It is well-established in this jurisdiction that
[u]nder the [Workers’] Compensation Act, the North Carolina Industrial Commission is constituted the agency to hear evidence, resolve conflicts therein, make findings of fact, and state its conclusions. If the findings are supported by competent evidence, they are conclusive on the courts.
*293 Jackson v. Highway Commission, 272 N.C. 697, 700, 158 S.E.2d 865, 867 (1968). Applying this principle to the evidence in the record here, we find the following:
The plaintiff testified that it was a part of her normal work routine to operate the packers and to lift the packed cases, placing them on top of each other. She testified: “[A]s we get these boxes full, we stack [them] up; and that’s what I was doing when I had this catch in my back. I was packing big eggs.” She further testified: “I was reaching down getting the eggs. I was stooping down. The day before when I picked up the flats of eggs I stooped down then. ” (Emphasis supplied.) Finally, she testified: “I reached down to get my eggs and when I reached down, I couldn’t get back up. I guess it was the same way I had reached down before. ” (Emphasis supplied.)
We find that the testimony of plaintiff quoted above clearly constituted competent evidence from which the Hearing Commissioner (and the Full Commission by adoption) could have found that there was “no interruption of [plaintiff’s] work routine or the introduction of some new circumstance not a part of the usual work routine.” The finding is thus binding on this Court.
The Opinion and Award of the Full Commission found the Opinion and Award of the Hearing Commissioner to be “a proper application of the law of this State to the facts of record”, citing Reams v. Burlington Industries, 42 N.C.App. 54, 255 S.E.2d 586 (1979). In Reams the plaintiff’s duties “consisted of lifting bales of cloth weighing 70 to 80 pounds, placing them on a measure graft, inspecting the cloth, and removing the bales from the measure graft.” Reams, 42 N.C.App. at 55, 255 S.E.2d at 587. Plaintiff ordinarily inspected no more than 30 bales of cloth per day. On the date his injury occurred another employee was absent from work, and plaintiff was asked to perform the absent employee’s duties. Plaintiff performed these duties for approximately two hours duringwhich he handled approximately 100 bales of cloth, and then informed his supervisor he could no longer perform the job. He subsequently discovered that he had suffered a ruptured intervertebral disc. This Court affirmed the Industrial Commission’s order which concluded that the plaintiff did not “sustain an injury by accident” within the meaning of section 97-2 (6) of the Worker’s Compensation Act, stating,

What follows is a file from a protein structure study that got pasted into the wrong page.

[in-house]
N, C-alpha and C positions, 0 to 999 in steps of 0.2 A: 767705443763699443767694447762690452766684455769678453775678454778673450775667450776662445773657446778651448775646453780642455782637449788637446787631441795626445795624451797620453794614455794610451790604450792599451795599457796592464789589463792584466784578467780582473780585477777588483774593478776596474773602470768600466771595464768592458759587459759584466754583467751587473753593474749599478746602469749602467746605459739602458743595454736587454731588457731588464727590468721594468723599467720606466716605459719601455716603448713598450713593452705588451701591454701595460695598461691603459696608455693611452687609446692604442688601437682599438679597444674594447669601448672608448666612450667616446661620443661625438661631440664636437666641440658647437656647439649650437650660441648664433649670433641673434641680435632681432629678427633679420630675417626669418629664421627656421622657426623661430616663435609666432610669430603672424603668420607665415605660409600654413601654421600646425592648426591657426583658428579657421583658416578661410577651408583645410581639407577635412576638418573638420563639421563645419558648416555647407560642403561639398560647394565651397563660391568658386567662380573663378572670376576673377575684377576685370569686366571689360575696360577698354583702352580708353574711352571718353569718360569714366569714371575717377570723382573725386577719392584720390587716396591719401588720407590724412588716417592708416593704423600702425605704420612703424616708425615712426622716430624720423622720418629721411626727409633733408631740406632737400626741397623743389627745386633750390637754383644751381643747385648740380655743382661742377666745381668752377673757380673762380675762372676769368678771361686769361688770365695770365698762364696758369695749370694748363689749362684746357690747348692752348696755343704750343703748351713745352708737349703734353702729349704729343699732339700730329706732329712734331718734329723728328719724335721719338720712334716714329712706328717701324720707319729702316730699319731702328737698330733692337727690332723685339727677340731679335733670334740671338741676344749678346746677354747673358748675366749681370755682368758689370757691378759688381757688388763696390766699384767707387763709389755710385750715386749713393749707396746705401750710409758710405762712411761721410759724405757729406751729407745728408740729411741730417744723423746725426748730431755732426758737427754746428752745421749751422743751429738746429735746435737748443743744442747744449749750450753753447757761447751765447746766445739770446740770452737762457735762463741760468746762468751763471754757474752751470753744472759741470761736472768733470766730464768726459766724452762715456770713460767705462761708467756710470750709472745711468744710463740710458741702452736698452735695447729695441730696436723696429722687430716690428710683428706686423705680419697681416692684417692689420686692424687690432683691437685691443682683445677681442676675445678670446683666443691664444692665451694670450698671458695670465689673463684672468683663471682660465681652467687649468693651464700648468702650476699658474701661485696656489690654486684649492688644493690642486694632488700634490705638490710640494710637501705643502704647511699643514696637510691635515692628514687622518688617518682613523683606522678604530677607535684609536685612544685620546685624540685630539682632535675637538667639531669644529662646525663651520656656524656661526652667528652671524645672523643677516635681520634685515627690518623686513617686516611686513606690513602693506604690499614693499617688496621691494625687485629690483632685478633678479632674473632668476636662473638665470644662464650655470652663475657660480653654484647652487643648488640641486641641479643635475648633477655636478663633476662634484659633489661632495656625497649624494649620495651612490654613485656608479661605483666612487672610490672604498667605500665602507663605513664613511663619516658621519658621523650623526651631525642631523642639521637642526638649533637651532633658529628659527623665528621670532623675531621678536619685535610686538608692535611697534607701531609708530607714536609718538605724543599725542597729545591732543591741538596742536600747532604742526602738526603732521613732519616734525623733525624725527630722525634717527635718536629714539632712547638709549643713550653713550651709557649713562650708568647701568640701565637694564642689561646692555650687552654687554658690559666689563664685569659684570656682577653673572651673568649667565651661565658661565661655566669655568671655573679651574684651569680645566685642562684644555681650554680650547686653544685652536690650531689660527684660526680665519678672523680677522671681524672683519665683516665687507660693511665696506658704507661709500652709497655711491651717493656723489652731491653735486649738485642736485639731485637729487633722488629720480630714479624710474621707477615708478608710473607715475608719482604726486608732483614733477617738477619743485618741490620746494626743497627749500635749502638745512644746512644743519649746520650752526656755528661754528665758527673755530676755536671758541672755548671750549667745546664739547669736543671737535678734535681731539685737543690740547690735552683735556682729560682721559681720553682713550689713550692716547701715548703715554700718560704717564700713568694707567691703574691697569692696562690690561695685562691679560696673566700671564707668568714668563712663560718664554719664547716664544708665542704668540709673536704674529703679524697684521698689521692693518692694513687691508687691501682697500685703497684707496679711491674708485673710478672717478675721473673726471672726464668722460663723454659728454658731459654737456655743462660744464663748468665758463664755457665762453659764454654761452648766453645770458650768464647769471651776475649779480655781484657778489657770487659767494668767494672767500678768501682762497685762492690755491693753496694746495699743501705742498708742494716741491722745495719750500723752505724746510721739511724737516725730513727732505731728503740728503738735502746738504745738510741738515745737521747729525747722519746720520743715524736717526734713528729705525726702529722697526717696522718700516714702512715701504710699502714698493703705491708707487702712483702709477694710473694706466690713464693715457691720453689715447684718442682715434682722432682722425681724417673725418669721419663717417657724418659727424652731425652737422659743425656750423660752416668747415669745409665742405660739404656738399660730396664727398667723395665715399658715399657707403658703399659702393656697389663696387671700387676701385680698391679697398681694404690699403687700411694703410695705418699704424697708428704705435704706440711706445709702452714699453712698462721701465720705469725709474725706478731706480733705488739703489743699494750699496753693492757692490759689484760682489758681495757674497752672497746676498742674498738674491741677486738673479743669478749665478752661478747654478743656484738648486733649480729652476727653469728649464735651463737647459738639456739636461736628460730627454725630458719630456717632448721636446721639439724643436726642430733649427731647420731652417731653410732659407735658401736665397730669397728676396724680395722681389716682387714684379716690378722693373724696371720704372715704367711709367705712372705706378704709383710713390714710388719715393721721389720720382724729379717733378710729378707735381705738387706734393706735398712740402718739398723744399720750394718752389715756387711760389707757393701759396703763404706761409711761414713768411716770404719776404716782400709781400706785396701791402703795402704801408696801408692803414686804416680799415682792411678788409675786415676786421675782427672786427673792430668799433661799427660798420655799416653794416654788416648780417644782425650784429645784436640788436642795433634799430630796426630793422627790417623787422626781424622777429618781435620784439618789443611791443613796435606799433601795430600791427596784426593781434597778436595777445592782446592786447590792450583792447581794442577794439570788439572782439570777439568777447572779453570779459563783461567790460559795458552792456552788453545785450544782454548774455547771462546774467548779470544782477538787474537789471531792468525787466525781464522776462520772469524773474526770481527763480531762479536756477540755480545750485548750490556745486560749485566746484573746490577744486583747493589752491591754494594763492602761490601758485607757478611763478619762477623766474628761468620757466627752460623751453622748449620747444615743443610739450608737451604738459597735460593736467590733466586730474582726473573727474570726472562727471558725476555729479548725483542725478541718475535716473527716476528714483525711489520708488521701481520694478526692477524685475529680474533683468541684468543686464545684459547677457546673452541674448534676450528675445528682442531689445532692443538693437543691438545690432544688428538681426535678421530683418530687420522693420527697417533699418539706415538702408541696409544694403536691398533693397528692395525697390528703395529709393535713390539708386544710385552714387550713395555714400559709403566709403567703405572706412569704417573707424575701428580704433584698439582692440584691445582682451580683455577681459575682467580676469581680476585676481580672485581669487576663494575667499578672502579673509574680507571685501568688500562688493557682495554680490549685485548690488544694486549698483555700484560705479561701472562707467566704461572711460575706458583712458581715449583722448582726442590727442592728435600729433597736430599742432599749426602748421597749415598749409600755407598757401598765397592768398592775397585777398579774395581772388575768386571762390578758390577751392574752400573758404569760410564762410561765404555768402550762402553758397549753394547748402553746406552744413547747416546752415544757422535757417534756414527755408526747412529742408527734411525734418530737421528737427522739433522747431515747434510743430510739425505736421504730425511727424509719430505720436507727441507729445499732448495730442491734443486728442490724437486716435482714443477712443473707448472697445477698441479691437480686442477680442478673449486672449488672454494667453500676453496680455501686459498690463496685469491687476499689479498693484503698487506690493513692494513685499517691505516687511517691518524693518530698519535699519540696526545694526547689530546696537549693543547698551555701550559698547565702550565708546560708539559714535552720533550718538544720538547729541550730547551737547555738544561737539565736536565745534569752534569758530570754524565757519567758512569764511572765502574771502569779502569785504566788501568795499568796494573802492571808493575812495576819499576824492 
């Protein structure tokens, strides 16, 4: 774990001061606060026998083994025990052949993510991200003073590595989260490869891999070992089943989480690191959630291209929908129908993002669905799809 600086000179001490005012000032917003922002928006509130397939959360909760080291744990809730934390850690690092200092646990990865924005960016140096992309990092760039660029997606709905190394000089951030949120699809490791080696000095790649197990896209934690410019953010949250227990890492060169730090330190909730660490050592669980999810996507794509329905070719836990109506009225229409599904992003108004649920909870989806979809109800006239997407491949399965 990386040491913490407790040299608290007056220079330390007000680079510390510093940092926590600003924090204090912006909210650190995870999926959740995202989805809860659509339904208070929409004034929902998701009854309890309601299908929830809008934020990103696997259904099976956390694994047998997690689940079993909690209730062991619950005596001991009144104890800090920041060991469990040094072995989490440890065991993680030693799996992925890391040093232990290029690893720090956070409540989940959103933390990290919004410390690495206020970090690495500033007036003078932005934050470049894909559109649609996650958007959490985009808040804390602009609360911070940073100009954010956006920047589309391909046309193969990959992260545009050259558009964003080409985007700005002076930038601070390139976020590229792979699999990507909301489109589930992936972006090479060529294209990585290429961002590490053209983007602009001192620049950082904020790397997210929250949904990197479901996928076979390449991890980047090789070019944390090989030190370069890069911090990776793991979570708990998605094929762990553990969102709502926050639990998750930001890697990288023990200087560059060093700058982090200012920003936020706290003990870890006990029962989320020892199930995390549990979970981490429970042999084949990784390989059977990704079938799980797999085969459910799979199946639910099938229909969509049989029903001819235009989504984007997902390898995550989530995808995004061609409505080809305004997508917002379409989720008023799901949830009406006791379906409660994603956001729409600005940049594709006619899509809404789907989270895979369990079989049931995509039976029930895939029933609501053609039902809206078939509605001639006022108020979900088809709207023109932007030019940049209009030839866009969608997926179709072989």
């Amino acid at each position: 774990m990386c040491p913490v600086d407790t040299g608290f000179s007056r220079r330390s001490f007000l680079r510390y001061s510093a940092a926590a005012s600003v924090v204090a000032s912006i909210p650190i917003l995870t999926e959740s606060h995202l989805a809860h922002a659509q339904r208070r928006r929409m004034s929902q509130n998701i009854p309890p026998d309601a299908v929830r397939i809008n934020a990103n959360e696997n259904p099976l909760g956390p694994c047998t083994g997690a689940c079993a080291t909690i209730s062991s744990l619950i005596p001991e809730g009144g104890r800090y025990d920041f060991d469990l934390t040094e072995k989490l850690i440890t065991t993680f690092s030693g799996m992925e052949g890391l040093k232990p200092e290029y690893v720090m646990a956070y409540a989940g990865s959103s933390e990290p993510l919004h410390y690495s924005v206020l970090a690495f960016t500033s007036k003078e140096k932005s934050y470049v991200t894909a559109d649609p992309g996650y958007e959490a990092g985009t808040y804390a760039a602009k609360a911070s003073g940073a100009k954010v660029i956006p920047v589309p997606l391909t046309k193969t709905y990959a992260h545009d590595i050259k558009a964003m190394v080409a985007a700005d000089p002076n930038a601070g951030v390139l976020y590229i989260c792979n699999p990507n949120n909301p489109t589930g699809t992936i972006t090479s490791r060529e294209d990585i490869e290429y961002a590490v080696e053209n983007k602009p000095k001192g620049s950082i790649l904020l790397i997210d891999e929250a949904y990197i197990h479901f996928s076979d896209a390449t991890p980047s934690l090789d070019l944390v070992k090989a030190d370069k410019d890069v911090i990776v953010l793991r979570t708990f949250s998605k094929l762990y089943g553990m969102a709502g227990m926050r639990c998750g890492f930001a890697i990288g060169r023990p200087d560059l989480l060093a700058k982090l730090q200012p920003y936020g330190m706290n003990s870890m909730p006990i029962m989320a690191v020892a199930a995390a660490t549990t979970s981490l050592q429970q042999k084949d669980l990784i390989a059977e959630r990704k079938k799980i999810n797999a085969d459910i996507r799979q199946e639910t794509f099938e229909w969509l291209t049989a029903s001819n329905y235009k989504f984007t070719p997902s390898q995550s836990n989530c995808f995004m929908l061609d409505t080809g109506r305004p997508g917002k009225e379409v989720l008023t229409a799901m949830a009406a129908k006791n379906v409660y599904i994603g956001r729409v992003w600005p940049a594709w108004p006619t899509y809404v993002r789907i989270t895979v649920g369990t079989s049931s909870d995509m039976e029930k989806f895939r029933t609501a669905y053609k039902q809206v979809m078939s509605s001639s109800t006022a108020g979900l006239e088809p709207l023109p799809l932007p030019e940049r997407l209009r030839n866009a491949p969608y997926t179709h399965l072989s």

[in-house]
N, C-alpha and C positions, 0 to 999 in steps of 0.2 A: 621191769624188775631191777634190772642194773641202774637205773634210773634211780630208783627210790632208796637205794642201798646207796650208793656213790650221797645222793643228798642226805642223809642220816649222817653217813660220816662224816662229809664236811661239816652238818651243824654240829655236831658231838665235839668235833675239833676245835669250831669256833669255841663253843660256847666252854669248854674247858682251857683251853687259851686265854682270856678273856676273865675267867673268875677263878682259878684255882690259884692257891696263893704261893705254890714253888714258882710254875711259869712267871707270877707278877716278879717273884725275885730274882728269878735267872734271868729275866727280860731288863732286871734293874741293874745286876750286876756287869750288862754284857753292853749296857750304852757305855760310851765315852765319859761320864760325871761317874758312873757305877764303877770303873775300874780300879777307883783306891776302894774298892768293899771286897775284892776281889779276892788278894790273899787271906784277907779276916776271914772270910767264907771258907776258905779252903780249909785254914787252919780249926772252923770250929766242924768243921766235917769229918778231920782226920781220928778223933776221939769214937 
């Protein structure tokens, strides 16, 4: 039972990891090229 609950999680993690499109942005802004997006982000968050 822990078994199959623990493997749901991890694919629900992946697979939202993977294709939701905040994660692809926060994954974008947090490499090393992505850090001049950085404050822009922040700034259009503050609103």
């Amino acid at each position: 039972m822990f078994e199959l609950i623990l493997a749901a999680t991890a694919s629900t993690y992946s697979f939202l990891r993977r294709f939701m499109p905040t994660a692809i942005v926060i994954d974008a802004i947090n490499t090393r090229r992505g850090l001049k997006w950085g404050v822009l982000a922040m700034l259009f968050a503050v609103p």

We do not think that the mere fact that the plaintiff was performing a task for his employer which involved a greater volume of lifting than his ordinarily *294assigned task may be taken as an indication that an injury he sustained while performing the work was the result of an accident within the meaning of the Act.
Reams, 42 N.C.App. at 57, 255 S.E.2d at 588 (emphasis supplied).
The only basis we find for distinguishing the facts in this case from those in Reams is that here the plaintiff was performing the work of two other employees rather than one. We do not find that distinction sufficient to merit a different result. The evidence here permitted the Hearing Commissioner (and the Full Commission by adoption) to find facts on which to base a conclusion that this plaintiff, like the plaintiff in Reams, was, on the date her injury was incurred, simply engaged in “a greater volume of lifting than [was her] ordinarily assigned task.” Under the decision in Reams, this would not render her performance at the time of the injury other than “a part of the usual work routine.”
See also Beamon v. Grocery, 27 N.C.App. 553, 219 S.E.2d 508 (1975), and cases cited.
There being competent evidence to support the findings of the Hearing Commissioner which were adopted by the Full Commission, and the Full Commission having concluded correctly that the findings dictate a denial of plaintiff’s claim by virtue of the decision of this Court in Reams, the decision of the North Carolina Industrial Commission is
Judges Clark and Webb concur.